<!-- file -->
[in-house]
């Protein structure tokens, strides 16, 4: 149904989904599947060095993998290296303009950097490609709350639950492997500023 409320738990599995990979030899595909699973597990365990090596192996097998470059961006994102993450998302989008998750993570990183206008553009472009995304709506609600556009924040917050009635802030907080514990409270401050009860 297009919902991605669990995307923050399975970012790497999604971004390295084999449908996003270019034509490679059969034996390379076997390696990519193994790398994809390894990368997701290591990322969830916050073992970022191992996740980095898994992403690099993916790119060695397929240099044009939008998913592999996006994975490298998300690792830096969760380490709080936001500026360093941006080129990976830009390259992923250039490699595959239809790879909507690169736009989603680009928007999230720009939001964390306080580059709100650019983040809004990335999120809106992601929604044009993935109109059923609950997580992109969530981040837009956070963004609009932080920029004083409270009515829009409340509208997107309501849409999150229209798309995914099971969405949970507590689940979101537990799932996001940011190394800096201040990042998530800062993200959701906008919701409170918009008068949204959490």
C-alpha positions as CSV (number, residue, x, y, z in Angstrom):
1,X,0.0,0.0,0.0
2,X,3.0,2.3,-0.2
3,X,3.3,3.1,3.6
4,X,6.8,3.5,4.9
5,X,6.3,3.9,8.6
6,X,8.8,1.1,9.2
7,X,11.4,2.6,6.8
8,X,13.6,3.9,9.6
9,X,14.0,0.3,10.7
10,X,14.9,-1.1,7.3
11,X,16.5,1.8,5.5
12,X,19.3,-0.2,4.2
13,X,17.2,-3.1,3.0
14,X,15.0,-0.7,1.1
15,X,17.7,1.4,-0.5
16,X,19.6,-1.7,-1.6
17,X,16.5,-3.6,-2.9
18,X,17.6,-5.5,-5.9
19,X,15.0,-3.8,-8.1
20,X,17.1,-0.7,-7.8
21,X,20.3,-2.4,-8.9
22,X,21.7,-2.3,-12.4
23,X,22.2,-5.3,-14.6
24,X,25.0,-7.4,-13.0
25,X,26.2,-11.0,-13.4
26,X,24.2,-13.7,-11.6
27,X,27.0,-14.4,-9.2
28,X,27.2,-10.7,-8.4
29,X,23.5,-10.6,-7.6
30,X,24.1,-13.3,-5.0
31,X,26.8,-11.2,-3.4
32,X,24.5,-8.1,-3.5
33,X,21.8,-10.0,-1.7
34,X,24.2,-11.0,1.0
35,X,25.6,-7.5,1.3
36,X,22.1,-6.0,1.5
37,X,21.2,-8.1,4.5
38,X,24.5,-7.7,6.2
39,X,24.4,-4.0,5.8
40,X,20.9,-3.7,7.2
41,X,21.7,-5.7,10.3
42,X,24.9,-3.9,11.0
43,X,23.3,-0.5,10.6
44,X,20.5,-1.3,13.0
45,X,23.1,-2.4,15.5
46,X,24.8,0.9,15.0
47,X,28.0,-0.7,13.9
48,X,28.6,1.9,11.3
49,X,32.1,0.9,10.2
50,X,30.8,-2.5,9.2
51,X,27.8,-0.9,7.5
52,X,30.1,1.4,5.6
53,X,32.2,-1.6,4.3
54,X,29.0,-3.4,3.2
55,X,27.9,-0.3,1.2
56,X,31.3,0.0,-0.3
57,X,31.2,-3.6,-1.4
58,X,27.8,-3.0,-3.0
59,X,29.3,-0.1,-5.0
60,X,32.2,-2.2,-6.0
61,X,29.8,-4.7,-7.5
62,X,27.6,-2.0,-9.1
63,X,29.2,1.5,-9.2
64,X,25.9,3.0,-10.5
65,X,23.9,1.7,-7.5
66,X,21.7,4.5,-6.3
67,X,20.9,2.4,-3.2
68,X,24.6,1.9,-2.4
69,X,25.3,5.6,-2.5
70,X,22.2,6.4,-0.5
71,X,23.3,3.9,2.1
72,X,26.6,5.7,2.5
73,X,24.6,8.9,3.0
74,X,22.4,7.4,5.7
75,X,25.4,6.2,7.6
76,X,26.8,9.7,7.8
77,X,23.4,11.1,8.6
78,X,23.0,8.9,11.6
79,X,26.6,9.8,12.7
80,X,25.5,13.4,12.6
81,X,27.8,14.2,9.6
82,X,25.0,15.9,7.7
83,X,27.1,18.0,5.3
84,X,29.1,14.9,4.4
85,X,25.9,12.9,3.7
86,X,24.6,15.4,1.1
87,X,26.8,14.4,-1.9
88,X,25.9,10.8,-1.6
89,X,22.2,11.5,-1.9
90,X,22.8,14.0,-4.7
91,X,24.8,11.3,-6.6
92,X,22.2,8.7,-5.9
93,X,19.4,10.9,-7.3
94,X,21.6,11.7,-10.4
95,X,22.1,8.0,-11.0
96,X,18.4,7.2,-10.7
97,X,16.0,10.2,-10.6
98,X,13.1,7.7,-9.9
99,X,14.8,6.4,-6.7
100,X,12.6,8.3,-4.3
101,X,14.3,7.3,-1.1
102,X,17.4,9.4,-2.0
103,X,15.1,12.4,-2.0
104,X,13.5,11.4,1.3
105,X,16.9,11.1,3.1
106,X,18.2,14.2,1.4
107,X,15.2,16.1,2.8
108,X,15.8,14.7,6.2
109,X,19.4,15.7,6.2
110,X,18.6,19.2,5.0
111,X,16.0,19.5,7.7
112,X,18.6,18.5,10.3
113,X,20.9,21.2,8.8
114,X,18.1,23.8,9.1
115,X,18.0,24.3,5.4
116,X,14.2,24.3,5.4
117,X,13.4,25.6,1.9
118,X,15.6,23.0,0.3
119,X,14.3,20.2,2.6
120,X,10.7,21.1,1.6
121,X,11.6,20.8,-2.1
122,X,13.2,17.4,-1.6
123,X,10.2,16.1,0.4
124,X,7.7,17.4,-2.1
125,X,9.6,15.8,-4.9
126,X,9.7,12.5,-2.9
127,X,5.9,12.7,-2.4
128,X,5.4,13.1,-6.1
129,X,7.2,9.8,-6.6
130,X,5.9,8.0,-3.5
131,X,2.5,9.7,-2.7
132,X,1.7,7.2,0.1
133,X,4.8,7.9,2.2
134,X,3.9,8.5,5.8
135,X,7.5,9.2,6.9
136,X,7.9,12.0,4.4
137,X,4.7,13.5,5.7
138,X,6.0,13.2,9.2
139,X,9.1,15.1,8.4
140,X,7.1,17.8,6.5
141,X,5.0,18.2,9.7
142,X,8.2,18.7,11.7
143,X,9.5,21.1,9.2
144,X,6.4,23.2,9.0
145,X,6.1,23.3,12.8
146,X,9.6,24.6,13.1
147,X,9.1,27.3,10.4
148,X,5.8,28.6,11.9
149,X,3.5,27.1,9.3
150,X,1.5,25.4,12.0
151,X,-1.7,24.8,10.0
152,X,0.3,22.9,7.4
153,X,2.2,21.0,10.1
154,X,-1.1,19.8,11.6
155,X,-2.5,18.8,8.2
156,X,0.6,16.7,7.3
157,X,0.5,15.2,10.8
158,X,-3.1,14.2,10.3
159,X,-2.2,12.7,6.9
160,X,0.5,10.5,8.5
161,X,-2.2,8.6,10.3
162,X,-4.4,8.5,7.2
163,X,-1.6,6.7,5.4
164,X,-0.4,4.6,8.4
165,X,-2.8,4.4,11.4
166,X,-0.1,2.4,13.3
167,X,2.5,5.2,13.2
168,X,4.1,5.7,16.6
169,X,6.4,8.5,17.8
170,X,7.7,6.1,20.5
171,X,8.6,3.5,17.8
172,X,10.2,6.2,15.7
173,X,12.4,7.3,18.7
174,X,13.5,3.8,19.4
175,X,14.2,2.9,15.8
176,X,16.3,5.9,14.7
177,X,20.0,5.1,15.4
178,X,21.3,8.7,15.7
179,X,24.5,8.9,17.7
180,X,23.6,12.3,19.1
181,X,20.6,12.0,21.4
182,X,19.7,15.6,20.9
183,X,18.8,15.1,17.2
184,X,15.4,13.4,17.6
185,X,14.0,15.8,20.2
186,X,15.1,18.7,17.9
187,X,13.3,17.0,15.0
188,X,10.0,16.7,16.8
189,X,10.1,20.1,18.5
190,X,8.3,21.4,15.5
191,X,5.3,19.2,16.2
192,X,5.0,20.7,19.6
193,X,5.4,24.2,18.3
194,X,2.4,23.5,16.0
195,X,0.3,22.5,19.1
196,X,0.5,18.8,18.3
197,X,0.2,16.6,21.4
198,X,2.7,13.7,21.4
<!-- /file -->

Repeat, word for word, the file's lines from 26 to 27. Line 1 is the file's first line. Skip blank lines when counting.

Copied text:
23,X,22.2,-5.3,-14.6
24,X,25.0,-7.4,-13.0